Creek Cleanup: A Two-Ton Bonanza

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Cleaning up Topanga Creek is a dirty job. 

Restoring it to its natural beauty doesn’t last long but every year, since 1995, Rosi Dagit, Sr. Biologist for the Resource Conservation District of the Santa Monica Mountains (RCDSMM), and her Stream Team volunteers clean it up. 

Addressing the volunteers before they started, Dagit outfitted them with protective gloves, warning them to stay away from the abundant poison oak growing in the creek, rattlesnakes, and human feces.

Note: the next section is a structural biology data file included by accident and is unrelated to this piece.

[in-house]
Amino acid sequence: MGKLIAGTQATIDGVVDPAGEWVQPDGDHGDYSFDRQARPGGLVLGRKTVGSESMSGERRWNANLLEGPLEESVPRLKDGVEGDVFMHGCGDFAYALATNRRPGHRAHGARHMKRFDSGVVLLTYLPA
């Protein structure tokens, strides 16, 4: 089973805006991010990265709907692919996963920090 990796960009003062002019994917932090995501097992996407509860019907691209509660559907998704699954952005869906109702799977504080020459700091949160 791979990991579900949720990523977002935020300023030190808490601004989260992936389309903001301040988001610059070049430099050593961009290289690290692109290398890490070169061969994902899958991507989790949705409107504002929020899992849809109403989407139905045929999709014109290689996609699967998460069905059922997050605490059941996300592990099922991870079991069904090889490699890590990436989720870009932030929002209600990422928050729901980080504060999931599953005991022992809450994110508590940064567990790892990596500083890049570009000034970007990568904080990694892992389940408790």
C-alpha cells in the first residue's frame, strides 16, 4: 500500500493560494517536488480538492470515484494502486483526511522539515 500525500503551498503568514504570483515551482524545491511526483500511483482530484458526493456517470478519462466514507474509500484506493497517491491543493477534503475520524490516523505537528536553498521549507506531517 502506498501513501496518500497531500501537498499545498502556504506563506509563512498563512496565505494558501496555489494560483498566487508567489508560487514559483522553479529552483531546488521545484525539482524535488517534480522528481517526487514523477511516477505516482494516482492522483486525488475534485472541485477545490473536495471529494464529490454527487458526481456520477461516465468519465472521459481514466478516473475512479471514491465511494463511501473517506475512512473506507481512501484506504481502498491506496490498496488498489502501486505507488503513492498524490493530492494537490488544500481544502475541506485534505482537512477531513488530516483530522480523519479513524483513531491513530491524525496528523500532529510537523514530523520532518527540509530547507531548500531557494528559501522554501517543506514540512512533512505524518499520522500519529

“Above all,” she admonished, “Do not get poked, scratched, or injured in any way. That is not allowed.” Although everyone laughed, that was not a joke.

Two teams were set up, one for the area behind Topanga Creek General Store, another for marked areas along Old Topanga Canyon Road, a mile or so up from the center.

Leading the Old Canyon crew were Watershed Stewards Program member Anjelica “Jelly” Kahler helping the RCD for the year; Executive Officer of the RCDSMM Clark Stevens, and Richard Brody (aka Brody), who manages the restoration of the Ballona Wetlands Ecological Reserve.

Locations were chosen based on areas where trash was easily visible from the road. Brody had a CA Department of Fish and Wildlife truck with a winch to lug heavy stuff up the steep sides of the creek. His youngest daughter, Catalina, was his assistant in charge of the button that controlled the cable.